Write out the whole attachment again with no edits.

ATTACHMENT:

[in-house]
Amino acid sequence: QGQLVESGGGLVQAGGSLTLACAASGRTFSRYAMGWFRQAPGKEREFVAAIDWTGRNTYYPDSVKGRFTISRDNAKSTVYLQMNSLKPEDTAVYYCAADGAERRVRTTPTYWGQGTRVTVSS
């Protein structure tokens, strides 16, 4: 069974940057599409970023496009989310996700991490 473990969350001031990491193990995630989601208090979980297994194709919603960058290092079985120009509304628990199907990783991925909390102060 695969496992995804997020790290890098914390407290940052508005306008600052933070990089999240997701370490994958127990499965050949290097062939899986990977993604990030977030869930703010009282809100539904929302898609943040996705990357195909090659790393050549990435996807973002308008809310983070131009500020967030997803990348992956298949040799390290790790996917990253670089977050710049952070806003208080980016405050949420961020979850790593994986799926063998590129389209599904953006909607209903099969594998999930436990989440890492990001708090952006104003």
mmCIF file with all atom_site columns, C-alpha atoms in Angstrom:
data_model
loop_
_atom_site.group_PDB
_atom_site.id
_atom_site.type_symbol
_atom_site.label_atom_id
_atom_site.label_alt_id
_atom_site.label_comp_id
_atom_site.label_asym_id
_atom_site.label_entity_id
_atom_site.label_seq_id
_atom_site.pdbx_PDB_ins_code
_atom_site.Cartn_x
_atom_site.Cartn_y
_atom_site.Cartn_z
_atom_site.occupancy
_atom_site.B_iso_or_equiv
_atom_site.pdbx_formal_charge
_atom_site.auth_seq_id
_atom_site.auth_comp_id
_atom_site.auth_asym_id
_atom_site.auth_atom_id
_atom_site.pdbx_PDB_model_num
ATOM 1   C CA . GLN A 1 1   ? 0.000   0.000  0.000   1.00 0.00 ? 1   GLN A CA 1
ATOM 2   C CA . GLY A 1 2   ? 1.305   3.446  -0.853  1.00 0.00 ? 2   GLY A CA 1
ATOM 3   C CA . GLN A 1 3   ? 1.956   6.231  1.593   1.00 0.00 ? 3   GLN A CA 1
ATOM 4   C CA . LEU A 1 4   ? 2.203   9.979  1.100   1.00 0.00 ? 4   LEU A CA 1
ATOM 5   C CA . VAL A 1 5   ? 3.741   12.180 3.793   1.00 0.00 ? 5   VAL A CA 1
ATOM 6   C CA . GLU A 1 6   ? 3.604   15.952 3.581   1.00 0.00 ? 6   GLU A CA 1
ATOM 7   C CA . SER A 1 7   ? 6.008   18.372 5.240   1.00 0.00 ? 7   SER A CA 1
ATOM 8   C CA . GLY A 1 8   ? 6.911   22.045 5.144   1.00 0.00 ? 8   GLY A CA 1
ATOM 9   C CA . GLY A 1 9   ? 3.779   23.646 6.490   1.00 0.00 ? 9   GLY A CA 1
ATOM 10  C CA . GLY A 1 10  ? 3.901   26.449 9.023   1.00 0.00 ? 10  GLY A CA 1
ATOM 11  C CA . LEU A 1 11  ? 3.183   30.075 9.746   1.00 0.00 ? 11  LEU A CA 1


[in-house]
Amino acid sequence: QGQLVESGGGLVQAGGSLTLACAASGRTFSRYAMGWFRQAPGKEREFVAAIDWTGRNTYYPDSVKGRFTISRDNAKSTVYLQMNSLKPEDTAVYYCAADGAERRVRTTPTYWGQGTRVTVSS
């Protein structure tokens, strides 16, 4: 069974940057599409970023496009989310996700991490 473990969350001031990491193990995630989601208090979980297994194709919603960058290092079985120009509304628990199907990783991925909390102060 695969496992995804997020790290890098914390407290940052508005306008600052933070990089999240997701370490994958127990499965050949290097062939899986990977993604990030977030869930703010009282809100539904929302898609943040996705990357195909090659790393050549990435996807973002308008809310983070131009500020967030997803990348992956298949040799390290790790996917990253670089977050710049952070806003208080980016405050949420961020979850790593994986799926063998590129389209599904953006909607209903099969594998999930436990989440890492990001708090952006104003």
mmCIF file with all atom_site columns, C-alpha atoms in Angstrom:
data_model
loop_
_atom_site.group_PDB
_atom_site.id
_atom_site.type_symbol
_atom_site.label_atom_id
_atom_site.label_alt_id
_atom_site.label_comp_id
_atom_site.label_asym_id
_atom_site.label_entity_id
_atom_site.label_seq_id
_atom_site.pdbx_PDB_ins_code
_atom_site.Cartn_x
_atom_site.Cartn_y
_atom_site.Cartn_z
_atom_site.occupancy
_atom_site.B_iso_or_equiv
_atom_site.pdbx_formal_charge
_atom_site.auth_seq_id
_atom_site.auth_comp_id
_atom_site.auth_asym_id
_atom_site.auth_atom_id
_atom_site.pdbx_PDB_model_num
ATOM 1   C CA . GLN A 1 1   ? 0.000   0.000  0.000   1.00 0.00 ? 1   GLN A CA 1
ATOM 2   C CA . GLY A 1 2   ? 1.305   3.446  -0.853  1.00 0.00 ? 2   GLY A CA 1
ATOM 3   C CA . GLN A 1 3   ? 1.956   6.231  1.593   1.00 0.00 ? 3   GLN A CA 1
ATOM 4   C CA . LEU A 1 4   ? 2.203   9.979  1.100   1.00 0.00 ? 4   LEU A CA 1
ATOM 5   C CA . VAL A 1 5   ? 3.741   12.180 3.793   1.00 0.00 ? 5   VAL A CA 1
ATOM 6   C CA . GLU A 1 6   ? 3.604   15.952 3.581   1.00 0.00 ? 6   GLU A CA 1
ATOM 7   C CA . SER A 1 7   ? 6.008   18.372 5.240   1.00 0.00 ? 7   SER A CA 1
ATOM 8   C CA . GLY A 1 8   ? 6.911   22.045 5.144   1.00 0.00 ? 8   GLY A CA 1
ATOM 9   C CA . GLY A 1 9   ? 3.779   23.646 6.490   1.00 0.00 ? 9   GLY A CA 1
ATOM 10  C CA . GLY A 1 10  ? 3.901   26.449 9.023   1.00 0.00 ? 10  GLY A CA 1
ATOM 11  C CA . LEU A 1 11  ? 3.183   30.075 9.746   1.00 0.00 ? 11  LEU A CA 1